The Day I Found Out I Was Haitian


Happy Haitian Flag Day to all my Haitian people out there!

There is a story I share as part of my introduction before I start a presentation or workshop.  It describes the day that I found out I was Haitian (May 18, 1995).  “No,” I wasn’t adopted and reunited with my birth parents nor was May 18, 1995 my date of birth–well in a way it was.

It was a time of clarification of identity.  As a young professional, I am sure you ask yourself questions about identity–who am I?, Who am I becoming?, Who do I want to be?

Identity can be an interesting thing because many times we define ourselves by what we do or used to do.  That’s why it hurt so much when I was fired in 2005.  This video takes a look at a time a little bit before the professional stage.

As you watch the video look for points where there is a connection to your life as a young professional.  Do you have a story to tell?  Would love to hear it.



As always my goal is to help you Run the Point (take action) from where you are, with what you have.

Your Ambassador,

Mike Bruny

Mike Ambassador Bruny
Mike Ambassador Bruny

I have a deep desire to help spread entrepreneurial thinking as the solutions to many of our problems today. I am a project kind of guy who loves to get things started. When I'm not in search of contract work (projects) that I can do during the nights and weekends I can be found working as a mild mannered Digital Content Manager for Babson Executive Education.

What do ya think?

    4 replies to "The Day I Found Out I Was Haitian"

    • What a great story. I have found tracing family history to be such an interesting and exciting thing to do. Sometimes we get so caught up in what we’re doing today or what we’re planning to do in the future that we forget to acknowledge where we came from. Not just our neighborhood, but our families and our ancestors, our mother’s mother’s mother. It seems so long ago, but without them and the way they lived and thought, we wouldn’t be where we are today. Thanks for sharing.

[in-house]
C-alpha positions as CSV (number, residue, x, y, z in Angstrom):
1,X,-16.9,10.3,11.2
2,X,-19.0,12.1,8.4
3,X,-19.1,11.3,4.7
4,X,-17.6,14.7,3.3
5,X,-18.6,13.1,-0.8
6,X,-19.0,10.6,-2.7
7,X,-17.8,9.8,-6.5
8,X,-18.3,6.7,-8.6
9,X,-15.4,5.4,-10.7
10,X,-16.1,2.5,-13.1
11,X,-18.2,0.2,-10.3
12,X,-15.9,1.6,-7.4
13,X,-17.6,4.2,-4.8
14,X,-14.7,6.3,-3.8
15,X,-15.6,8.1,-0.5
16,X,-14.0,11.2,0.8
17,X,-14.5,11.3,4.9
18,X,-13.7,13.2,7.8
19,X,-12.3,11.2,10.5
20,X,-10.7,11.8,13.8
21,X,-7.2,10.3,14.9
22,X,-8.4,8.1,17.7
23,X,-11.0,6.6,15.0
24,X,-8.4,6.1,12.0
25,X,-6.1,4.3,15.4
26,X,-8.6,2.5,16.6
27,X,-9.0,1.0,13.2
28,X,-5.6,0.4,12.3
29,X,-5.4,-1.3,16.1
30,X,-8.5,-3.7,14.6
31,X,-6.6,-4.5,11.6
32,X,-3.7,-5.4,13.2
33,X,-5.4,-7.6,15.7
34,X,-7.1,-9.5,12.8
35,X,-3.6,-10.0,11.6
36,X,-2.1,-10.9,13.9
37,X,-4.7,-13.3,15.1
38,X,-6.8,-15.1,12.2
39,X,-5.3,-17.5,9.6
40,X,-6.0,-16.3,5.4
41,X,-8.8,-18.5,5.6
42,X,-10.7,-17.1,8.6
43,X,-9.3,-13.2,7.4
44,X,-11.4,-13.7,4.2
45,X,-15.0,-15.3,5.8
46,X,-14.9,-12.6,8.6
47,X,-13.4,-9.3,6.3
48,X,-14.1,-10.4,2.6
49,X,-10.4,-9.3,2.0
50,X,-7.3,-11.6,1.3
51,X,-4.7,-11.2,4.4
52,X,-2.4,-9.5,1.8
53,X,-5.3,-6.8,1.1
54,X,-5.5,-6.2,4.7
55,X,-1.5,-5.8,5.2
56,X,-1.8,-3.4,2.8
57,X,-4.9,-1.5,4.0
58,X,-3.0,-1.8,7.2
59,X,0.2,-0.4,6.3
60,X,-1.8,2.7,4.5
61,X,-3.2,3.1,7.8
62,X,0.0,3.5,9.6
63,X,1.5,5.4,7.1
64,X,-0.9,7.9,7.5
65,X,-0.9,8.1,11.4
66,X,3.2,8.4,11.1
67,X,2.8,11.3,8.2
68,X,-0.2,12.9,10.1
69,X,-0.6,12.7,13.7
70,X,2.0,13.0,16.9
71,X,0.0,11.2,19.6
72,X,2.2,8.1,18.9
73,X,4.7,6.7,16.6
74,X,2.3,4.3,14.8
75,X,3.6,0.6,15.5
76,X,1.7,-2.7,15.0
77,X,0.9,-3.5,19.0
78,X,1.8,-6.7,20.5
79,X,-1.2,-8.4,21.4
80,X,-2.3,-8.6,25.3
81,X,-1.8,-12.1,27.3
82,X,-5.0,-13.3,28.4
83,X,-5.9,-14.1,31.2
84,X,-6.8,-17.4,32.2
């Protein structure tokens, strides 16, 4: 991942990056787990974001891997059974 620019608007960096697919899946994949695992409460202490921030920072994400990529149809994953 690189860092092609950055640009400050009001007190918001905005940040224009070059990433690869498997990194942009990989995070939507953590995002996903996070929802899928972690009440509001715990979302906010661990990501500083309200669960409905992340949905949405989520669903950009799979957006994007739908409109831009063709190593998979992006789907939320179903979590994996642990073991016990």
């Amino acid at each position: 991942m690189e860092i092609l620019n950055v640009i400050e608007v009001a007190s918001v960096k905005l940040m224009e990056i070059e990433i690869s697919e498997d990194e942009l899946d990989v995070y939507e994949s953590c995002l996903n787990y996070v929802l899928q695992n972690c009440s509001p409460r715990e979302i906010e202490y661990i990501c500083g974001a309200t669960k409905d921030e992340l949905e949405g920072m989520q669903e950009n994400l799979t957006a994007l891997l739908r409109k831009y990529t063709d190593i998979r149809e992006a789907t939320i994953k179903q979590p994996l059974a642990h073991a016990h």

• ambassadorbruny

      Thank you Ruth. It’s my pleasure to share the story. I’m hoping it allows folks to open up and take a look back at where they are coming from.

    • I love this video! It’s amazing how all three significant events aligned at the same time and really hit hard. Thanks so much for sharing your story, Mike.

      My story of identity is actually a polar opposite. Being adopted, I had always based my identity on that in some shape or form. I thought for years that I would finally know who I *really* am once I find my birth parents. Where I came from, who I looked like, etc. My identity was based on a ton of unanswered questions.

      When I found my biological mother, she couldn’t even bare to acknowledge my existence – denying that she ever had me. It was soul crushing – I suddenly had no hope of ever getting the answers I THOUGHT would help me know who I really was.

      Eventually, I started over. From scratch. I built an entirely new sense of self and really discovered who I am and what I was meant to be and do in this world. It’s been a never-ending learning experience since that sad day 5 years ago. I wouldn’t take back that day or any of the heartache that followed, either. Best experience ever.

    • ambassadorbruny

      Thank you so much for sharing your identity story Megan. I love the way you “began again.” There are folks who just would not have been able to make that change and decide to create their identity.

      You can see some folks stuck in the shadow of who they are supposed to be based on their parents, environment, etc. Instead of exploring what is possible and who they could be come, they are stuck in a story that may no longer fit (kinda like holding on to a safety blanket that can no longer cover you as you have physically, but not mentally outgrown it.).

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